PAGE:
Ethnographic Postcards
“EXOTIC” JEWISH IMAGES were also popular with European Jews. Here, too, it is possible to point to contemporary postcards in the general world. The Orientalist phenomenon in late-nineteenth-century European culture led to postcards showing foreign sites and types during the Golden Age. In Jewish circles, this translated into the “discovery” of lesser known Jewish groups. Thus, many cards were illustrated with photographs of Jews from Yemen, Bukhara and Caucasia dressed in their colorful native garb.

The photographers also documented the Ashkenazim of Europe, visually recording the Jewish quarters and daily life of their inhabitants, as well as significant events. Among some of the most striking images of Ashkenazic life is a postcard depicting a Jewish home after the 1903 pogroms in Kishinev and a 1914 card that features prayer services in the field for Jewish German officers during World War I. These images were then widely distributed on postcards, providing European and American Jews with a glimpse into the far corners of the Jewish world, which in many instances have vanished.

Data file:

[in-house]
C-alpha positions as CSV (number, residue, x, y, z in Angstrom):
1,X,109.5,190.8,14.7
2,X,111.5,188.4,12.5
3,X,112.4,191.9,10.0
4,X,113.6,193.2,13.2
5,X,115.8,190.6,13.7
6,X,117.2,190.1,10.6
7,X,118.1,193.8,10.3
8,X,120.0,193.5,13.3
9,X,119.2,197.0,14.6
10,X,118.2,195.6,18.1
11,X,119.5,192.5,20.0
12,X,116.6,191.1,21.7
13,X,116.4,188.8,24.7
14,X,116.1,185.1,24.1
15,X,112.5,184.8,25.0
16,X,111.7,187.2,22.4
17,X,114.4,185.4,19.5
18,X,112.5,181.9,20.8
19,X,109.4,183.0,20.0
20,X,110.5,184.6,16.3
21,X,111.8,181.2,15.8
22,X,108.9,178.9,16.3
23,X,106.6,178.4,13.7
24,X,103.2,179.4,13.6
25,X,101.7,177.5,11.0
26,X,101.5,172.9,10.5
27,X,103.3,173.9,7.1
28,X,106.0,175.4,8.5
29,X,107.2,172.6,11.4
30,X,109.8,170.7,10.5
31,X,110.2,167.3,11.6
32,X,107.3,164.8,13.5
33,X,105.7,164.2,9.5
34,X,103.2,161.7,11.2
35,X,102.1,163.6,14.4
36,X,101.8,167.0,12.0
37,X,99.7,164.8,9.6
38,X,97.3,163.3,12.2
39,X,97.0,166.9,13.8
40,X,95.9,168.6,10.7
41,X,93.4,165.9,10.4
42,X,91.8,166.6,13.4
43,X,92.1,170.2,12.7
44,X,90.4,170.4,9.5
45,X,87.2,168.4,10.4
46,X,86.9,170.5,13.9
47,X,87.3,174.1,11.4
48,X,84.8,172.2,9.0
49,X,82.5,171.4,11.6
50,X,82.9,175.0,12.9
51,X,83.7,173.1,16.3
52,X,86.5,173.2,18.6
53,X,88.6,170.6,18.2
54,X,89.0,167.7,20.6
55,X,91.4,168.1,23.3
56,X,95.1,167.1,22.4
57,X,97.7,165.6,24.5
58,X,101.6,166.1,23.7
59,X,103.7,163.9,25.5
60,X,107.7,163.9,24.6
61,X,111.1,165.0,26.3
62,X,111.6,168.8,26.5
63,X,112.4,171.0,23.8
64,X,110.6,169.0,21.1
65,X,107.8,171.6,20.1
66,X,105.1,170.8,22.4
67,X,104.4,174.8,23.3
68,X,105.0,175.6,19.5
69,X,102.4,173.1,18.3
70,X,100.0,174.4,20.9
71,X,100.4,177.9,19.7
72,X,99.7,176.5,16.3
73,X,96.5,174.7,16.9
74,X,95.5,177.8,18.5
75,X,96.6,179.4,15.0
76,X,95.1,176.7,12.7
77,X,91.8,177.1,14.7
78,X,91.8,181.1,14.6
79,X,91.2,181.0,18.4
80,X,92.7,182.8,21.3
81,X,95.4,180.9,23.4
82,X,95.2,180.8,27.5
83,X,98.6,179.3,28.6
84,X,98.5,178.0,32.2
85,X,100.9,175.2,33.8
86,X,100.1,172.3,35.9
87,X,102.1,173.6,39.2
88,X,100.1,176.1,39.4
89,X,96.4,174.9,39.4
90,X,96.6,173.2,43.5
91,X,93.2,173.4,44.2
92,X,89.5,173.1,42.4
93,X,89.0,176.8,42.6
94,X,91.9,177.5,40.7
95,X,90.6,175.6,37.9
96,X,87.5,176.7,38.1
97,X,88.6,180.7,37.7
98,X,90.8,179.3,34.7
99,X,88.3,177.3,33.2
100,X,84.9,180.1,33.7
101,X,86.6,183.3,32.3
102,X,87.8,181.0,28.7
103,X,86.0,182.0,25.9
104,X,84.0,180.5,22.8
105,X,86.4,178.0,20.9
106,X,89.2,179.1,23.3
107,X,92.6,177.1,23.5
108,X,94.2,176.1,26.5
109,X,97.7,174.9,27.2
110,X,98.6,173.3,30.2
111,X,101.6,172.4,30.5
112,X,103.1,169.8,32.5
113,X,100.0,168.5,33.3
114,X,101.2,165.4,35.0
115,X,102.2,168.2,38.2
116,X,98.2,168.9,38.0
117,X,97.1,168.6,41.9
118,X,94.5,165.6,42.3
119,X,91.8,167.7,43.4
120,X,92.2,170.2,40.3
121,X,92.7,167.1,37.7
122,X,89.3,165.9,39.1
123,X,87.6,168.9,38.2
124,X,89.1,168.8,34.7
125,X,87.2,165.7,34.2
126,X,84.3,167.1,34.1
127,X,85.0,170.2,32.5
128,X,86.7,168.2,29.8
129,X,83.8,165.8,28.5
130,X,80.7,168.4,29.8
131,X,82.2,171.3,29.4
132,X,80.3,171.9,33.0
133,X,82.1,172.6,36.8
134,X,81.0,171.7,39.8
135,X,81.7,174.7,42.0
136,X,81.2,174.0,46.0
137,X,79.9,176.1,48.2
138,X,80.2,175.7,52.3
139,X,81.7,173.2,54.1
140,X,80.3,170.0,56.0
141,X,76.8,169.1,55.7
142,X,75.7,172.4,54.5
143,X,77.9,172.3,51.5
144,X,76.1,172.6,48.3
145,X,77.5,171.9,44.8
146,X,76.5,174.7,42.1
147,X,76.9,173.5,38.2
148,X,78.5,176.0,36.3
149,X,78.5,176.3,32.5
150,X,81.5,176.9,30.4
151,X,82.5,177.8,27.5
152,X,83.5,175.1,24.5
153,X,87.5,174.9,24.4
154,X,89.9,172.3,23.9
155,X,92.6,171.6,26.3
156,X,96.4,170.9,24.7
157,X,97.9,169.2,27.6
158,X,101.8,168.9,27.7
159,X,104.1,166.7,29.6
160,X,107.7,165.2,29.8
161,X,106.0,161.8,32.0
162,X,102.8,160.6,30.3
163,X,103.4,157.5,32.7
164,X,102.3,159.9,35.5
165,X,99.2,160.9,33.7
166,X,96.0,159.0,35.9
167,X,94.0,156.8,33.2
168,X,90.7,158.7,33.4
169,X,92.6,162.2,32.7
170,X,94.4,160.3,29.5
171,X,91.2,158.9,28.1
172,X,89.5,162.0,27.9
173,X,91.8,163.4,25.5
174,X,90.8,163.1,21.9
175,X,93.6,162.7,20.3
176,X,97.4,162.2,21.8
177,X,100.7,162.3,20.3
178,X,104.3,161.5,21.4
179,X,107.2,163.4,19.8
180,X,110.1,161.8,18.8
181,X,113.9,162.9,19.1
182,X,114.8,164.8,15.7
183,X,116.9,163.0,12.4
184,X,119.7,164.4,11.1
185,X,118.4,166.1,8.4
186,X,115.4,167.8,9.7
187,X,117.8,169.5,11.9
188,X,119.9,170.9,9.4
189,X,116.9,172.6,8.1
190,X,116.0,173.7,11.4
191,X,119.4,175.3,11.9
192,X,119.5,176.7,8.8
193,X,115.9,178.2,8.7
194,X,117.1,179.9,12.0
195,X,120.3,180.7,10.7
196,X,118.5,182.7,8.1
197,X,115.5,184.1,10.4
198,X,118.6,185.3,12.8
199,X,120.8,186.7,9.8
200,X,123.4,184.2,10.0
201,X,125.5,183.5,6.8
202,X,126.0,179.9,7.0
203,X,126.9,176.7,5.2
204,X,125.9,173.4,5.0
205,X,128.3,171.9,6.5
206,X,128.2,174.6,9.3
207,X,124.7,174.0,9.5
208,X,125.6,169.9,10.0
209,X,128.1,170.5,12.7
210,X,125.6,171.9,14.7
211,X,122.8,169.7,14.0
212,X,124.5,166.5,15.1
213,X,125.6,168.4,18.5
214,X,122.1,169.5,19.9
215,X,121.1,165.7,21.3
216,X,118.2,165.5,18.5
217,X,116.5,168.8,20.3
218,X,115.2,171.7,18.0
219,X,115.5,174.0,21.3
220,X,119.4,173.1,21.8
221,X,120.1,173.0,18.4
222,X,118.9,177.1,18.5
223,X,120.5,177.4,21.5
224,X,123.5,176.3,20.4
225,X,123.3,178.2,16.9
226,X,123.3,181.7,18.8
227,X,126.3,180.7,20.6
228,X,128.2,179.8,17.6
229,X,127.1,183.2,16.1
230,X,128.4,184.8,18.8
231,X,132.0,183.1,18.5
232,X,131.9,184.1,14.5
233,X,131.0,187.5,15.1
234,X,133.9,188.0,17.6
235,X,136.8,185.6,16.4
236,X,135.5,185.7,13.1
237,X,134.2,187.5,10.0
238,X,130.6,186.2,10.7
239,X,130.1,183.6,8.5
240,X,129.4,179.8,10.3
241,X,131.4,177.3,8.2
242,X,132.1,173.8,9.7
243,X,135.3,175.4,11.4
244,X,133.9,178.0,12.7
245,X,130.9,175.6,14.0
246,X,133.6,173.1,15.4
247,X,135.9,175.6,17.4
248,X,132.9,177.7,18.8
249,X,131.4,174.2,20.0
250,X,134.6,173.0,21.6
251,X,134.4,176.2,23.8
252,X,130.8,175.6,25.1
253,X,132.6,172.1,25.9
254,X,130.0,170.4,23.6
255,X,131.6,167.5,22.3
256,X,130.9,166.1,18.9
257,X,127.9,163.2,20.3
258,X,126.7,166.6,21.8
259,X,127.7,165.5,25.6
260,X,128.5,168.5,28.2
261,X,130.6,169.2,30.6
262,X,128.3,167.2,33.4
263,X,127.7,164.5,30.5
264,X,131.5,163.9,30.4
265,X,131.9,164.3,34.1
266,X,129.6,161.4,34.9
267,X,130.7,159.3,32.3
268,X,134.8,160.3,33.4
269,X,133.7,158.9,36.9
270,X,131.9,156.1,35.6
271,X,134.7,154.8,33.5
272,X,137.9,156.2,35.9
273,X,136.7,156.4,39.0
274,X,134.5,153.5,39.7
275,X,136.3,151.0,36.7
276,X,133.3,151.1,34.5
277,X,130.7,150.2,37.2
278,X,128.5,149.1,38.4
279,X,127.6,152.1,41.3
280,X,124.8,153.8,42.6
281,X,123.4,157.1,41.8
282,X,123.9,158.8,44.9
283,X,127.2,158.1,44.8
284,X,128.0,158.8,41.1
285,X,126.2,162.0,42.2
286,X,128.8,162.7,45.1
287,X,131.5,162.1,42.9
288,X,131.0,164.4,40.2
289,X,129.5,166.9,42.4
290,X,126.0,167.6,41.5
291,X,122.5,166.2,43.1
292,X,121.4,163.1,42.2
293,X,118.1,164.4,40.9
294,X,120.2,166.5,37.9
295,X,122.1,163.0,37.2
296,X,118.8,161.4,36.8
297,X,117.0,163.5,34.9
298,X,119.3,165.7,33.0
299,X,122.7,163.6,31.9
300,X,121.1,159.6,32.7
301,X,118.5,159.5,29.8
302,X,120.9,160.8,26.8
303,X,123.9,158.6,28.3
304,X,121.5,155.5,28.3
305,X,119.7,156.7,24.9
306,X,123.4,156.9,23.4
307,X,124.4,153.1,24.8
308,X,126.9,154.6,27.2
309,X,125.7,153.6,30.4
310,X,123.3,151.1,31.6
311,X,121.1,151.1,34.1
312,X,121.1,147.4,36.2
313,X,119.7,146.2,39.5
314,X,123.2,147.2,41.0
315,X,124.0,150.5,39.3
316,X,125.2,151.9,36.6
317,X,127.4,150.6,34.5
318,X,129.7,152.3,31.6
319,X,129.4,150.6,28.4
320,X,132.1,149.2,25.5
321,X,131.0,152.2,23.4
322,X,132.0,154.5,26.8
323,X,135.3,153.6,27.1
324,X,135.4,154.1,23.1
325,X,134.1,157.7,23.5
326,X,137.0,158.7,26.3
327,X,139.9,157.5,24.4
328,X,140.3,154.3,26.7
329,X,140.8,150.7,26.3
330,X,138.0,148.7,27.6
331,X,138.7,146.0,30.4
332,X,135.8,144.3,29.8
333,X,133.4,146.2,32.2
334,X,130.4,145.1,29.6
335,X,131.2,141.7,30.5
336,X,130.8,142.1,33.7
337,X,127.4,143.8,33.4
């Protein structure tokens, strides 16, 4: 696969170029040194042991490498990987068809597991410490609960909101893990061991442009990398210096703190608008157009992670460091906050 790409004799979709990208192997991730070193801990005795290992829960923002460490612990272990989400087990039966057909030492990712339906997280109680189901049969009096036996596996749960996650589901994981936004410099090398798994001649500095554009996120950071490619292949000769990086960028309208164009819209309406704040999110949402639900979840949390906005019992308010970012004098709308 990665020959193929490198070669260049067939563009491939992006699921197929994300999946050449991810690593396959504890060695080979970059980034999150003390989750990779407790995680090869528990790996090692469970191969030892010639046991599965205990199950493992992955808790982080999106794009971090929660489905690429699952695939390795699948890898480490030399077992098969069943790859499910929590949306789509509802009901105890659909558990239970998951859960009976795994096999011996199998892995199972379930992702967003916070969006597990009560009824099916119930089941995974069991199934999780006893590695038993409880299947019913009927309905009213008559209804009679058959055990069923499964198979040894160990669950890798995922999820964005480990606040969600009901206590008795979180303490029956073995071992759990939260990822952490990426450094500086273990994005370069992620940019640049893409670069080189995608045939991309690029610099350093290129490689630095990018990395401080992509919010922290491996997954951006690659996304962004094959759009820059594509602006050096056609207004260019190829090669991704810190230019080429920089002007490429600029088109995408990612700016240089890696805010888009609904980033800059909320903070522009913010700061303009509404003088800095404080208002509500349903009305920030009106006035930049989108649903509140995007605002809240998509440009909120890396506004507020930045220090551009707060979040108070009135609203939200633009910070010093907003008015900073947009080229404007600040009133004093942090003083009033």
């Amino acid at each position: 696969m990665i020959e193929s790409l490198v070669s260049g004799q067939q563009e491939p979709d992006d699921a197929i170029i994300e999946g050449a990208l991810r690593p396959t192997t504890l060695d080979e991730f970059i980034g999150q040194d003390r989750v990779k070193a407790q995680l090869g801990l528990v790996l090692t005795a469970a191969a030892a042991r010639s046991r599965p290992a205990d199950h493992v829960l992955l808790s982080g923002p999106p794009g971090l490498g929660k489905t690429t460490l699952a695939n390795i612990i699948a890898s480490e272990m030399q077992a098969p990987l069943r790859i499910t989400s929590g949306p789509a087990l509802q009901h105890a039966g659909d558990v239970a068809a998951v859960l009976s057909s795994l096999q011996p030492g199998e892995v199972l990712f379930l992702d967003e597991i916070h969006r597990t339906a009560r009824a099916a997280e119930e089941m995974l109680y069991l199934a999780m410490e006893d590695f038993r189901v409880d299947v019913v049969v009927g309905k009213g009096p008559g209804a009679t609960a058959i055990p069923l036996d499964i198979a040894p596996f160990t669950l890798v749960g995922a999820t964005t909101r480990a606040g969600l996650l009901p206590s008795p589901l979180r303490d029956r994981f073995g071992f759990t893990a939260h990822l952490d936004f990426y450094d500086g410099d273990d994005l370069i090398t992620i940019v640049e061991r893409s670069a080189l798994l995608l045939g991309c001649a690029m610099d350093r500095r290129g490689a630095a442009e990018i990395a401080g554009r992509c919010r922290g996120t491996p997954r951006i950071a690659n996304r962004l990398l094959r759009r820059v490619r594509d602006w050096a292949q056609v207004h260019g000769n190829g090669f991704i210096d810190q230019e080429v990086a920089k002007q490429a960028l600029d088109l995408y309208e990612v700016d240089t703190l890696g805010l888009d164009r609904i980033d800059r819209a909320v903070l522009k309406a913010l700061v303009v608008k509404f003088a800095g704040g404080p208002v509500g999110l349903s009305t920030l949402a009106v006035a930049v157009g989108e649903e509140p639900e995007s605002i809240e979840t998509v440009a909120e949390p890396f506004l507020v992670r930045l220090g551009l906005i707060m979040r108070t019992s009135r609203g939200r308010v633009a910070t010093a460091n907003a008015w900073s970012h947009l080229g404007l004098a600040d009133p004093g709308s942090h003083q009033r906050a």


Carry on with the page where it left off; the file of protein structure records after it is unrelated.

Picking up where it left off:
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All images are courtesy of  The Library of the Jewish Theological Seminary.

Congregation Emanu-El of the City of New York / © Copyright 2008